Glossary-K
Data Communication Historical Series
By Bob Pollard
HOME                   INDEX
K:

See Kilo

KA:

See Keep Alive

KA BAND:

Term used to identify communications frequencies in the 20-30GHz range.

kbps:

Kilobits per second, 1,000 bits per sec; equal to 10 to the third power.

KBS:

Kilobytes per second, 1,000 bytes/sec

KEEP ALIVE (KA):

Identifies a message used in the Link Management Interface (LMI) frame relay port to verify link integrity.

KERMIT:

A term used for Columbia University's flexible, asynchronous file transfer protocol used for Personal Computer (PC) communications.

KEY:

   In reference to a database, a Key would be an identifier for a single collection of data, such as a record, a row, or an object. In history it could be the Key part of Key and Sounder, Morse code.

   In Registry Editor: a folder that appears in the left pane of the Registry Editor window. A key can contain sub-keys and value entries. For example: Environment is a key of KEY_CURRENT_USER.

KEY GENERATOR (KG):

This term refers to a device external to the Codec (Coder-Decoder) for maintaining the security of classified communications through encryption techniques; Provides better security than the Data Encryption Standard (DES).

KEYBOARD DIALING DATA ADAPTER:

The facility that initiates data and voice calls from Data Terminal Equipment (DTE) through a data adapter.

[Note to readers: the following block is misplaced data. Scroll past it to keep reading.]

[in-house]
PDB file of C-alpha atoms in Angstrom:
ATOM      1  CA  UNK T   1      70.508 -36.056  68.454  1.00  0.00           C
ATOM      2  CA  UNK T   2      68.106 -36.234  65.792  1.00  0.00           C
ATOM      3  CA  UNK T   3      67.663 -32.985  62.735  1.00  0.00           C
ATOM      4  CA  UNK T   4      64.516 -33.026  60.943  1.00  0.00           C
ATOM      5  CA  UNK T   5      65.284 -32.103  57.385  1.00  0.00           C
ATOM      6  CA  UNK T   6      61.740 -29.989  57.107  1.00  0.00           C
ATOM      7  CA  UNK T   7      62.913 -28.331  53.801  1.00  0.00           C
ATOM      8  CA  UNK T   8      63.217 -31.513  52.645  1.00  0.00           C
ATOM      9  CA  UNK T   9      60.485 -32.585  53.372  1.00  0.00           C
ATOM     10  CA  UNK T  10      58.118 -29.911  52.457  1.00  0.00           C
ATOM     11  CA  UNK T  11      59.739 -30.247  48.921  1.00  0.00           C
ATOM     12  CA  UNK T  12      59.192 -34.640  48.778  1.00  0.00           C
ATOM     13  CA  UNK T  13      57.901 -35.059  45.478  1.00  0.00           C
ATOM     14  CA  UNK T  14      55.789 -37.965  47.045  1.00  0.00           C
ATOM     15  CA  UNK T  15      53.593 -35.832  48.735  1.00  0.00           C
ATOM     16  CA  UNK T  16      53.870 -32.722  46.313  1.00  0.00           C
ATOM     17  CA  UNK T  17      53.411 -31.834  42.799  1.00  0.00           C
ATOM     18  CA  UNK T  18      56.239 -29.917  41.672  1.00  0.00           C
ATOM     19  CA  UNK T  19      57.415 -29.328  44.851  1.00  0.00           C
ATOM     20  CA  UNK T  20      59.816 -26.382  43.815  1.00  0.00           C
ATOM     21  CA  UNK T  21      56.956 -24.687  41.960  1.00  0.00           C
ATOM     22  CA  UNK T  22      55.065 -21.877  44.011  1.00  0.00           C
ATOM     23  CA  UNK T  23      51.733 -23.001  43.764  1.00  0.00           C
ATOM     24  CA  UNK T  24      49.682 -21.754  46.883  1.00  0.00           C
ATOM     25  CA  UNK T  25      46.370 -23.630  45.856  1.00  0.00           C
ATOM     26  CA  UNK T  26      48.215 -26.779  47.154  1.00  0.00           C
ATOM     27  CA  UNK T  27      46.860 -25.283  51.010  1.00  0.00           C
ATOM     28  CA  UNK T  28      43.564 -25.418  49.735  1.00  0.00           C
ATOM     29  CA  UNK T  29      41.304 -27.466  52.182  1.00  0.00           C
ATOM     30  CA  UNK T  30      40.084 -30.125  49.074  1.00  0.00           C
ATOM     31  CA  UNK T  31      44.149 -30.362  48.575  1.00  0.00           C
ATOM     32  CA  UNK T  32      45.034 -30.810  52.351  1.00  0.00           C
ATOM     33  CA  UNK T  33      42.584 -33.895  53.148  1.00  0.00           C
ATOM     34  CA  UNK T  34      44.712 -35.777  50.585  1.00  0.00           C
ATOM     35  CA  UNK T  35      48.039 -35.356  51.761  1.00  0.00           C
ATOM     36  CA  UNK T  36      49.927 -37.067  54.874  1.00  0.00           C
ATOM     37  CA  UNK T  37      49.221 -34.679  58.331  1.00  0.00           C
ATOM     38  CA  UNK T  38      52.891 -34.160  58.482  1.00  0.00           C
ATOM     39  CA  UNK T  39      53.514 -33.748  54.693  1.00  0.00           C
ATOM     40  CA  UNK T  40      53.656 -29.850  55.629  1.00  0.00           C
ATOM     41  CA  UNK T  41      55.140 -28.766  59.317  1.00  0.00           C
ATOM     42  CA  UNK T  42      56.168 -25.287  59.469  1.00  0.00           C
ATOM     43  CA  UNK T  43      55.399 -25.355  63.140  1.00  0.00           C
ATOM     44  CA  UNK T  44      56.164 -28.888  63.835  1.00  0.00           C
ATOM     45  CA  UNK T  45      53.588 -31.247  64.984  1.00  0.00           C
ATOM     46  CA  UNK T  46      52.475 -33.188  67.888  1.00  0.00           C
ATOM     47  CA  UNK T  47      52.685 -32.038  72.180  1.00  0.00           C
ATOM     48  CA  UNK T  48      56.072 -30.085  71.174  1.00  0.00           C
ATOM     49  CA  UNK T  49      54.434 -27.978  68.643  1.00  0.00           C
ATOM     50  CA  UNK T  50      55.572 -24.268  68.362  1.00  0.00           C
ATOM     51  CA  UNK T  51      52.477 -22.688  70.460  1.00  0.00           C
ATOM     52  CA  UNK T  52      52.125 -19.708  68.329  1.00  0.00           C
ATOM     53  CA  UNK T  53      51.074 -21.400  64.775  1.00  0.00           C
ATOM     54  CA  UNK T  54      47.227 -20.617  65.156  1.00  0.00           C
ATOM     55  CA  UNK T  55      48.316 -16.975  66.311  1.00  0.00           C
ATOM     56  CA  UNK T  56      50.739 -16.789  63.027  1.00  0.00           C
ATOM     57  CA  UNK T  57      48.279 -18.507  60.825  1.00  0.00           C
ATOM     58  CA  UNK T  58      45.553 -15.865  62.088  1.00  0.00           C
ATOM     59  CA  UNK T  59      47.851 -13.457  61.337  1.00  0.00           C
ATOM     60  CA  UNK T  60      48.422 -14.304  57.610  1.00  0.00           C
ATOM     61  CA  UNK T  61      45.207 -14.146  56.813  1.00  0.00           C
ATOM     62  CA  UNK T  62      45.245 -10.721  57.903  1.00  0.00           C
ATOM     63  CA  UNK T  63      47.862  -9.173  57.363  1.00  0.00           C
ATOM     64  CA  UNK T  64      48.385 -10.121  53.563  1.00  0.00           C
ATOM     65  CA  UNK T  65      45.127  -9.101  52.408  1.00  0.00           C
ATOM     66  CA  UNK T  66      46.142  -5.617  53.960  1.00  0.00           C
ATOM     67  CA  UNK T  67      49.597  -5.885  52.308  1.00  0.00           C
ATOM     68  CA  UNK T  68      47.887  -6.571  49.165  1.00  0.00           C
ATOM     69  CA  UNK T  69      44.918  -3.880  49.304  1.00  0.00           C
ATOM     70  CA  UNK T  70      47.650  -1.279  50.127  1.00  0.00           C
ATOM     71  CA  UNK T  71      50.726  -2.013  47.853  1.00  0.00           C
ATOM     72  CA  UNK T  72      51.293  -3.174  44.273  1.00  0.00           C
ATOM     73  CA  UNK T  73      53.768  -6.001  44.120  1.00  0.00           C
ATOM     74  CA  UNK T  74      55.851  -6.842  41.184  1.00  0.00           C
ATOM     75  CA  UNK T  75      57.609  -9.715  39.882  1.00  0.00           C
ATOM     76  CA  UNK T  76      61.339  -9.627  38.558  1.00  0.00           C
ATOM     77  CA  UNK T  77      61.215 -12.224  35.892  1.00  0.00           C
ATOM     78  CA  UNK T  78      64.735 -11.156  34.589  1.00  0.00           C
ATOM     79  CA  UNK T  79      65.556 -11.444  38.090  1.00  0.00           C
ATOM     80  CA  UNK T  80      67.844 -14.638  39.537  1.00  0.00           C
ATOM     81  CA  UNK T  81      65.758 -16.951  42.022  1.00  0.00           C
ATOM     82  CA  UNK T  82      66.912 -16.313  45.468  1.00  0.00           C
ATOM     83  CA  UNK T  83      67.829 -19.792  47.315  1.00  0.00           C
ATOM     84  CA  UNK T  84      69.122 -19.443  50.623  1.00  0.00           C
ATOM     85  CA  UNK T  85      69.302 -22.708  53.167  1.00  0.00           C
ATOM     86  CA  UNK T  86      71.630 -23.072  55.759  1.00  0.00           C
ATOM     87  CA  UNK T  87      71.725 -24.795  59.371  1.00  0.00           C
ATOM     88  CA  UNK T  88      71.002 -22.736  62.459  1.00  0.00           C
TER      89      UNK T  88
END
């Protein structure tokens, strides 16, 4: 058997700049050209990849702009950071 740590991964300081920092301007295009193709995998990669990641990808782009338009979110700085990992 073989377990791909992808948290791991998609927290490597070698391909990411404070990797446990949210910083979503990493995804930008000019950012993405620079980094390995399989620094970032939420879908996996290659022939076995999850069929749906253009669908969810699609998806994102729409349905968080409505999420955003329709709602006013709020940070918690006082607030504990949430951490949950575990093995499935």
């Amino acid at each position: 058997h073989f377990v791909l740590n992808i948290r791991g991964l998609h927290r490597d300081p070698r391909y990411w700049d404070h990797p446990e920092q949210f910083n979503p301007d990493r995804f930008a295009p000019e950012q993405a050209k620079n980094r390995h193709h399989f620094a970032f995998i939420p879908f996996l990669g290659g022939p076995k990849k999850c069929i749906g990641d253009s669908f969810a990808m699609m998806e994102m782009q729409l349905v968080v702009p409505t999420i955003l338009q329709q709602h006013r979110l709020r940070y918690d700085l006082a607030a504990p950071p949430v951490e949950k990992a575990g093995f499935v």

KEYBOARD LANGUAGE:

The language used when typing on the keyboard. Some programs that are designed for the Windows platform recognize this setting. When a user adds a new keyboard language, a keyboard layout for that language is also added.

KEYBOARD LAYOUT:

A keyboard arrangement that accommodates the special characters and symbols used in different languages: Keyboard layouts affect which characters appear when a key is pressed on the keyboard. If a user changes the keyboard layout the characters that appear on the screen may no longer correspond to the characters that are printed on the keyboard keys.

KEYING:

A method of encoding the data carrier through signal modulation: In terms of past maintenance activity this could refer to the keying of a signal for test purposes.

KEYING (MODEM):

Another term for the process of modulating a carrier signal in order to encode binary information

KG:

See Key Generator

Khz:

Kilohertz, one thousand Hertz (frequency)

KILO (K):

A prefix (term): Designates one thousand times a specific unit

KSR:

Keyboard Send / Receive: On-line terminal capable of transmitting and receiving. See ASR.

KU BAND:

Microwave radio frequencies in the region of 10 to 20 gigahertz, portions of which are used for satellite operations at 12 to 14 gigahertz and local terrestrial ‘bypass’ at 10 and 18 gigahertz.

KWIC:

Keyword-In-Context

KWOC:

Keyword-Out-of-Context